It is common for museums to adhere to minimum standards of care and best practice for collection documentation. These are often defined by national agencies and cover legal responsibilities, museum accreditation processes and governance structures.
The most widely adopted collection management standard is SPECTRUM. The Museum Documentation Association (MDA) in the UK first developed the SPECTRUM standard in the 1970s and it has been continually improved and extended since then. MDA changed their name to Collections Trust, and continues to promote and support the standard. It has become an international benchmark for collections management.
As a SPECTRUM Partner, Vernon CMS adheres to all of the processes covered by the standard. This ensures not only that the standard of collection care is comprehensive, but also that the data entered into Vernon CMS is future-proofed, and can be shared with museum software of the future.
The following process definitions are outlined by SPECTRUM Standards, with specific reference to collection auditing.
1. Item valuations
Valuation control procedure
The management of information relating to the financial valuations placed on individual objects, or groups of objects, normally for insurance/indemnity purposes. Features include:
- Consistent application of policies and procedures;
- Valuation information is treated as confidential protected by controlled access;
- Valuations are updated as and when required.
Insurance and indemnity management procedure
Documenting and managing the insurance needs of objects both in an organisation’s permanent collection and those for which it is temporarily responsible. Features include:
- All objects in care are appropriately insured within the terms of legal, statutory and policy requirements;
- Regular review of insurance policies and renewals as required;
- Indemnification of all eligible objects while in transit
2. Location Management
Inventory control procedure
The maintenance of up-to-date information accounting for and locating all objects for which the organisation has a legal responsibility. This may include objects on loan, unaccessioned or previously undocumented items, temporarily deposited objects and support collections. Features include:
- Accountability for any object, at any time;
- Up-to-date information about all objects in the care of the organisation;
- Provide a reference to ownership of each object;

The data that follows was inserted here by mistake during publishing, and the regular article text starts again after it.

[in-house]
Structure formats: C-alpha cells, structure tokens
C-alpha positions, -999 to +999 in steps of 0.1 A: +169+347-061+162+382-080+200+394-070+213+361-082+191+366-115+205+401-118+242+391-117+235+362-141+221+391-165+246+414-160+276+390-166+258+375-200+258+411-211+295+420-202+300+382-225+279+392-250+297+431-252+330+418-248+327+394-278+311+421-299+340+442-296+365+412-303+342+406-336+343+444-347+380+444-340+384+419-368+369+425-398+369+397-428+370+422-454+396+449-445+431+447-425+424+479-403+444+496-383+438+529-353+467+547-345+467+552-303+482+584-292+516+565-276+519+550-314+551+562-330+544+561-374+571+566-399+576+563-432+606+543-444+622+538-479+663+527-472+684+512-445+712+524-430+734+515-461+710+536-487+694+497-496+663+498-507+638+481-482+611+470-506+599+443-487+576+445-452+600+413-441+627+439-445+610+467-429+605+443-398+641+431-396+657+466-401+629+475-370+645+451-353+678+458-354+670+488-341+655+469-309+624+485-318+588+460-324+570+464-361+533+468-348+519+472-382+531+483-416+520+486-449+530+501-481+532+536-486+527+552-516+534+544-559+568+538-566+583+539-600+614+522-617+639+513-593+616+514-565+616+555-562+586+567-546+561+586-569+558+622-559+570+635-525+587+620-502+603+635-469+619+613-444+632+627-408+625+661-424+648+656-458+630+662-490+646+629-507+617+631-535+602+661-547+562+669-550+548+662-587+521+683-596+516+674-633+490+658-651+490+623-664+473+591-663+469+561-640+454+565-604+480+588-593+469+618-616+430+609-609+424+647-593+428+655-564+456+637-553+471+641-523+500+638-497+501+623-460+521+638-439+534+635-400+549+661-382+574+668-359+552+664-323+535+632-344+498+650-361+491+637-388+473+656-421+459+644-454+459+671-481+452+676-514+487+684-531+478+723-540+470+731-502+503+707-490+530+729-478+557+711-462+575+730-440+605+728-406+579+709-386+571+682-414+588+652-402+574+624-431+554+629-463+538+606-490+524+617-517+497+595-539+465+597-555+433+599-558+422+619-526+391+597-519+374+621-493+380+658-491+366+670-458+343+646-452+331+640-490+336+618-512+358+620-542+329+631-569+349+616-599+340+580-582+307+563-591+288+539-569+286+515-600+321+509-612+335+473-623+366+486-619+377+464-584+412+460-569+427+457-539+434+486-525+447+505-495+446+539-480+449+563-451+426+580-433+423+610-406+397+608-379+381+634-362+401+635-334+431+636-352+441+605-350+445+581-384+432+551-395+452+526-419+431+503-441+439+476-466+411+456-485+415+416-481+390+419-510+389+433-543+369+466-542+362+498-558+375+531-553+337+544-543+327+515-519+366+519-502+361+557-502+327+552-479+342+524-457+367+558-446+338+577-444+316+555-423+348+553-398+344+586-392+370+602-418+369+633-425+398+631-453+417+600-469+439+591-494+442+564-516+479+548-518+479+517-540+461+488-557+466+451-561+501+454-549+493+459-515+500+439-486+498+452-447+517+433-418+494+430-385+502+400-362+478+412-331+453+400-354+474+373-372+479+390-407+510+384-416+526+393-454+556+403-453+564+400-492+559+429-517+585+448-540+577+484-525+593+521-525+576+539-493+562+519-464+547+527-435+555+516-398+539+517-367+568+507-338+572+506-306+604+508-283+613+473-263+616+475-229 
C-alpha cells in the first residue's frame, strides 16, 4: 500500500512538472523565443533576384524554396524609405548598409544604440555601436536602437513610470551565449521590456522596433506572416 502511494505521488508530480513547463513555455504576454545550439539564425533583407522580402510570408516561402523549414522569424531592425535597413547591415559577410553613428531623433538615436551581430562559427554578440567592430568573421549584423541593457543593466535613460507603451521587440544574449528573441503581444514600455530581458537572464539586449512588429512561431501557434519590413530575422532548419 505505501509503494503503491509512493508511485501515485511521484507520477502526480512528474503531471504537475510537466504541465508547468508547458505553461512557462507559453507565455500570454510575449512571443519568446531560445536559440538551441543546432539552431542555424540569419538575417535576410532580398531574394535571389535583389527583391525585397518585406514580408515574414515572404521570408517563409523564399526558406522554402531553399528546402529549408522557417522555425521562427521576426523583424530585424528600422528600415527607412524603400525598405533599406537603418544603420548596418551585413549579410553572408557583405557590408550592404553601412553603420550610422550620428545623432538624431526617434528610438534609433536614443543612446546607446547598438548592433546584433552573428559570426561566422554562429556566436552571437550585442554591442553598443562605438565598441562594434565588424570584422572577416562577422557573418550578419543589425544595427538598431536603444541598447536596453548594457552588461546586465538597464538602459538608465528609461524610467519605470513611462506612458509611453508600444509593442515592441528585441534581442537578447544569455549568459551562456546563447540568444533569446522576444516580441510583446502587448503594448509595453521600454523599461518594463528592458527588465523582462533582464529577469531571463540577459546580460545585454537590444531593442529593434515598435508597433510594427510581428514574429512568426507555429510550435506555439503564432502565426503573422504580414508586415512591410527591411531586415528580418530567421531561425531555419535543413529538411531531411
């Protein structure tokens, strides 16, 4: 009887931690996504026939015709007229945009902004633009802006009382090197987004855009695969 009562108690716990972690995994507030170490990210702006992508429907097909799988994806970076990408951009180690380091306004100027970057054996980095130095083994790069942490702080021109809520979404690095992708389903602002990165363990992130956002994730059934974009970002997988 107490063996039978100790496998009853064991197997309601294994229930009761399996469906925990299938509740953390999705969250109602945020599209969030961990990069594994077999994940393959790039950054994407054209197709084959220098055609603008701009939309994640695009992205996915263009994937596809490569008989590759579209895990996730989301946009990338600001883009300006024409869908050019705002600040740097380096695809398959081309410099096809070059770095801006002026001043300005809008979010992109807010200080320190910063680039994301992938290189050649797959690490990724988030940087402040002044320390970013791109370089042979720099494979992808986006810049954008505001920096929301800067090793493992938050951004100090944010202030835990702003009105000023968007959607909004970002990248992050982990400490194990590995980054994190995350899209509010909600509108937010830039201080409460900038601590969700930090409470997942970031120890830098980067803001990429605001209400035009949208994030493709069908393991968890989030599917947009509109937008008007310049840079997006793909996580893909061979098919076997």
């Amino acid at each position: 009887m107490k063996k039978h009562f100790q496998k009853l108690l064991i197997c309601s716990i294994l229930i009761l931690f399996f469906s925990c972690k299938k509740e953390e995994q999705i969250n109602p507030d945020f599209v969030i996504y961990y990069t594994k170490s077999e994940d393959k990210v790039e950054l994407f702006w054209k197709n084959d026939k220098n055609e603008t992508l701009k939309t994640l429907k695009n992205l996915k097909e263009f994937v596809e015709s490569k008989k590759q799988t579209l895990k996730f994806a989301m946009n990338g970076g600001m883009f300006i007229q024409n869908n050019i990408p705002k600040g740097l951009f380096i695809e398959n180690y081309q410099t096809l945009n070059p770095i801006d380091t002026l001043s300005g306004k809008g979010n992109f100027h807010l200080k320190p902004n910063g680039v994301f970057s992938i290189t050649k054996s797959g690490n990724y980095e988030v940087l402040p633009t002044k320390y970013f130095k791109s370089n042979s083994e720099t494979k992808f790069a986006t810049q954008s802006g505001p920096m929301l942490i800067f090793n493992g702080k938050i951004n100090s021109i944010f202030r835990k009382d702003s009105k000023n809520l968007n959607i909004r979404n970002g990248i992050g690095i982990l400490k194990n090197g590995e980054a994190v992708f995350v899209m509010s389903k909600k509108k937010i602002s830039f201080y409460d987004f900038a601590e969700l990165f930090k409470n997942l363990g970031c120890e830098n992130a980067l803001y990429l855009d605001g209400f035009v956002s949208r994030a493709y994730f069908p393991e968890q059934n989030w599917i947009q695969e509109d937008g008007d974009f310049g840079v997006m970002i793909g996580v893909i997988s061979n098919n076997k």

- Provide the current location of each object.
Location and movement control procedure
The documentation and management of information concerning the current and past locations of all objects or groups of objects in the organisation’s care to ensure the organisation can locate any object at any time. A location is a specific place where an object or group of objects is stored or displayed. Features include:
- Provide a record of the location where an object is normally displayed or stored;
- Provide a record of the location of an object when it is not at its normal location;
- Provide a record of any movement of an object;
- Provide a record of the person responsible for moving an object;
- Provide a history of an object’s previous locations, while in the organisation’s care.
The management and documentation of the transport of objects for which the organisation is partially or fully responsible. Features include:
- Ensure that all transport is carried out in compliance with the organisation’s transport policy;
- Ensure that, in the case of borrowed objects, the requirements of the lender and their insurance policy (e.g. Government Indemnity) are met;
- Ensure that all legal obligations are complied with, including any customs requirements, CITES, airfreight security legislation, and firearms regulations;
- Ensure that a condition check of the object is carried out (and recorded) prior to transport arrangements being made;
- Ensure that appropriate insurance/indemnity arrangements are in place prior to the transport;
- Record and maintain an audit trail of the reasons for the move, mode of transport, dates of the transport, and details of those carrying out the transport.